Taissumani: August 29, 1871 – Hall Names Hans Island
Canada and Denmark have agreed to disagree for now over the ownership of Hans Island, a tiny speck of rock in Kennedy Channel midway between Canada and Greenland. The dispute over ownership of the island dates back to 1973 when the border between Canada and Greenland was drawn. At the time the two parties agreed to interrupt the border at the low water mark at the south end of the island and recommence it at the low water mark at the north end of the island.
And there the matter remained until 1984 when I wrote an article in the newspaper, Hainang, published monthly in the community of Qaanaaq, 350 kilometres to the south of Hans Island.
The previous fall I had met a scientist from Dome Petroleum, a now-defunct Canadian oil company, who had spent the summer on the island doing research on the pressure exerted by multi-year ice hitting the island, information that it hoped to use in constructing artificial islands from which to drill for oil in the Beaufort Sea.
Dome’s occupation of the island was in contravention of an agreement that both Denmark and Canada would avoid acts which might prejudice future negotiations over the island’s ownership. In fact, Dome Petroleum had not conferred with Canada’s Department of External Affairs over the use of the island, and may not even have known that its ownership was in dispute.
My article, in a little-known newspaper in an isolated corner of Greenland, was picked up by an influential Danish paper, noticed by the Canadian Embassy in Copenhagen, and then picked up by CBC radio. Hans Island had its first fleeting moment of fame.
After my article on Hans Island appeared in the Greenlandic and Danish press, Tom Høyem, the Danish minister for Greenland, chartered a helicopter from Thule Air Base to the island and raised a Danish flag, leaving a bottle of Denmark’s finest schnapps at its base. This gesture has recently been reciprocated, leading to bottles of Canadian whiskey and Danish schnapps alternately taking their temporary places at the base of flags, erected by one side and removed by the other, in what threatens to become “the battle of the bottles.”
What Minister Høyem never knew, in 1984, was that the Danish helicopter pilot who flew him to the island retrieved the famous bottle of schnapps on his next trip to the area, and celebrated its rescue by drinking it with his colleagues back at the base.
In 2004, the press had a flurry of interest in Hans Island, and there the matter lay until Canada’s defence minister landed there a few weeks ago. Since that “invasion,” Canada has claimed that the island is Canada’s by virtue of Britain’s discovery of it. The only problem with that is that the British had no part in its discovery. It was discovered by Americans.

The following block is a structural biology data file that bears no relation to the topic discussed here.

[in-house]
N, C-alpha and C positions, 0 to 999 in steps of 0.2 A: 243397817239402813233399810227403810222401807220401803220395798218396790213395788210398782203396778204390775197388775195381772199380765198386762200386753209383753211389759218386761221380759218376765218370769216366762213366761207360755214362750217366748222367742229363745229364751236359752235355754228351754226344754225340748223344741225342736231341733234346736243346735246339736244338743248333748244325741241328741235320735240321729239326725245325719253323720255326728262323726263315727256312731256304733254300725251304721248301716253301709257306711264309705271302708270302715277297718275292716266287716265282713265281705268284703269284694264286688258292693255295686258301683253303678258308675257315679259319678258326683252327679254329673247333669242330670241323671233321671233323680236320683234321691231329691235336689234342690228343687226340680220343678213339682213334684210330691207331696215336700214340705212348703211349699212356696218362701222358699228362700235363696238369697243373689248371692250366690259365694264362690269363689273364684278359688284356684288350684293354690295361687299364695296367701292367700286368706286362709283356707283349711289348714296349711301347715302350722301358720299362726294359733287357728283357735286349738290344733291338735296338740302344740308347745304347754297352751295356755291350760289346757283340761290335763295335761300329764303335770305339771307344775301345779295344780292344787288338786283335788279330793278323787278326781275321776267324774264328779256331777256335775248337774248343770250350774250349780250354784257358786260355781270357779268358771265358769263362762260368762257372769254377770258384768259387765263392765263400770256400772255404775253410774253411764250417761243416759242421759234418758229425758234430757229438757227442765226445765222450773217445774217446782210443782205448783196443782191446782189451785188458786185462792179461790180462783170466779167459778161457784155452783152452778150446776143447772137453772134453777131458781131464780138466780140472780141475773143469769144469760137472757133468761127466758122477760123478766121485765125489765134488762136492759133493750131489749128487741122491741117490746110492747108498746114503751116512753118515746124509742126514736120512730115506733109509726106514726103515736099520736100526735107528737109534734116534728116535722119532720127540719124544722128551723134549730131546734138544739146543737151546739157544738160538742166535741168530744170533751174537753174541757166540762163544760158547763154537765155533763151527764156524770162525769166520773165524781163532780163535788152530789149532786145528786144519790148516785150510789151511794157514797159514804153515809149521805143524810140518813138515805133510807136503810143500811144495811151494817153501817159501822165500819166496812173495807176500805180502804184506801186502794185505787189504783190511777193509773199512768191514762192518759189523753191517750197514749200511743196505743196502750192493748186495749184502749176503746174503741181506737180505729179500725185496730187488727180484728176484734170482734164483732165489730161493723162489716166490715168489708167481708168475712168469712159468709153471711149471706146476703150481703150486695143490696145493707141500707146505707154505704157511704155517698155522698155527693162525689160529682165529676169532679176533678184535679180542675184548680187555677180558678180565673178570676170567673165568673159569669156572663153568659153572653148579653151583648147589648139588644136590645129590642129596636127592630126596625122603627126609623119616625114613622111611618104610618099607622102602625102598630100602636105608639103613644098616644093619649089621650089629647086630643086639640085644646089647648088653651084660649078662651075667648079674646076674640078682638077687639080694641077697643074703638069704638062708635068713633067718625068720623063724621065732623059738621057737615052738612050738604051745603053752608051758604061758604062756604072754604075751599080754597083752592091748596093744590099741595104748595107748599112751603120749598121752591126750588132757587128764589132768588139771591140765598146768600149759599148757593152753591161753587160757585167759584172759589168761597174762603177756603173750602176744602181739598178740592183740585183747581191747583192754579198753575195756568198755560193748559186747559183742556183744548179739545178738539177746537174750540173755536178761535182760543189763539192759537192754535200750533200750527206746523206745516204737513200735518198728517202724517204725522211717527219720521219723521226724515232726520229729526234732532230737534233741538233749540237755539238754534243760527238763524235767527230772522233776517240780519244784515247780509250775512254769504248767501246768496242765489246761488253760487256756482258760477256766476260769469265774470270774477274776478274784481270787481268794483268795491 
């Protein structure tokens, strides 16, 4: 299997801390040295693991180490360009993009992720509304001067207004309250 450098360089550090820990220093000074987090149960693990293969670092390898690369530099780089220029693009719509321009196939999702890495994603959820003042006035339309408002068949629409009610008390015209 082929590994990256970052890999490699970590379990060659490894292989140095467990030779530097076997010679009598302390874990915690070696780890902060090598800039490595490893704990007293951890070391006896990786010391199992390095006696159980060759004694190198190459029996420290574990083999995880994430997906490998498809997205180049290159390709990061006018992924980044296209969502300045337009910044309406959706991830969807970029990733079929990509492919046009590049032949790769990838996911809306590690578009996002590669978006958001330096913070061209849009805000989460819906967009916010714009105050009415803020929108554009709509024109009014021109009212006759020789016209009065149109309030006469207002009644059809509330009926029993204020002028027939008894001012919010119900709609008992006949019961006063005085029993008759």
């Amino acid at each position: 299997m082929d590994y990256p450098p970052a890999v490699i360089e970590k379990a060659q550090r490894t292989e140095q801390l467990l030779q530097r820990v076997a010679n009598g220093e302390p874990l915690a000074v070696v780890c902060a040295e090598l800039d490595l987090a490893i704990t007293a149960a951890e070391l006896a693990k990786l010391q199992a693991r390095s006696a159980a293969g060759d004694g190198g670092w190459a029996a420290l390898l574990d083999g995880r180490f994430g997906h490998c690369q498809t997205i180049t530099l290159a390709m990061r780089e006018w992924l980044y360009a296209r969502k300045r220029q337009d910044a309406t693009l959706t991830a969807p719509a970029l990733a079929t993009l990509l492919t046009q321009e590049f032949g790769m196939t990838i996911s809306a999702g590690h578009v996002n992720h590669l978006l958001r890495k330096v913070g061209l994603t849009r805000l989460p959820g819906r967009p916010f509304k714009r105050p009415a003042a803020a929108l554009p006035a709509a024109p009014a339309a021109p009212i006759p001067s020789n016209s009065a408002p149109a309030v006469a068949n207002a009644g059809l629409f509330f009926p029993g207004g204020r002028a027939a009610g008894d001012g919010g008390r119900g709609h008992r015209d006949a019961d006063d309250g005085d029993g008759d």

In 1871, Charles Francis Hall launched his third Arctic expedition, the Polaris Expedition, an ambitious attempt to reach the North Pole by ship. On August 29, as the Polaris was labouring northward through the ice of Kennedy Channel, the crew noticed a tiny island smack-dab in the middle of the channel. Hall named it Hans Island, after Hans Hendrik, a Greenlandic guide traveling with the expedition. (I wrote about his life in this column a few weeks ago.)
He had been close to the island almost 20 years earlier while traveling as guide and assistant for Elisha Kent Kane, another American explorer. On Kane’s expedition, nearby Crozier and Franklin islands were named but apparently the diminutive Hans Island escaped detection. But in 1871, Hall saw it and named it, putting it on the map for the first time. Unfortunately for the Canadian claim, the first British expedition to the area, under George Nares, did not arrive until 1875.
Canada’s claim is further weakened by the fact that Canadian Inuit have never used the island and know nothing about it other than what they have read in the newspapers. Canadian Inuit did not live on Ellesmere Island in historical times, until 1953. Even since that date, the people of Grise Fiord have never hunted anywhere near Hans Island. The Inughuit, on the other hand (and on the other coast), have traditionally used the area and have an Inuit name for it, Tartupaluk, which describes its kidney-like shape. They have never lived on this barren rock, but have used it as a vantage point from which to ascertain ice conditions and spot polar bears.
As part of the homeland of the Inughuit, Tartupaluk – Hans Ø in Danish – should be recognized as part of Greenland and therefore a part of the Danish kingdom.
Taissumani: A Day in Arctic History recounts a specific event of historic interest, whose anniversary is in the coming week. Kenn Harper is a historian, writer and linguist who lives in Iqaluit. Feedback? Send your comments and questions to firstname.lastname@example.org.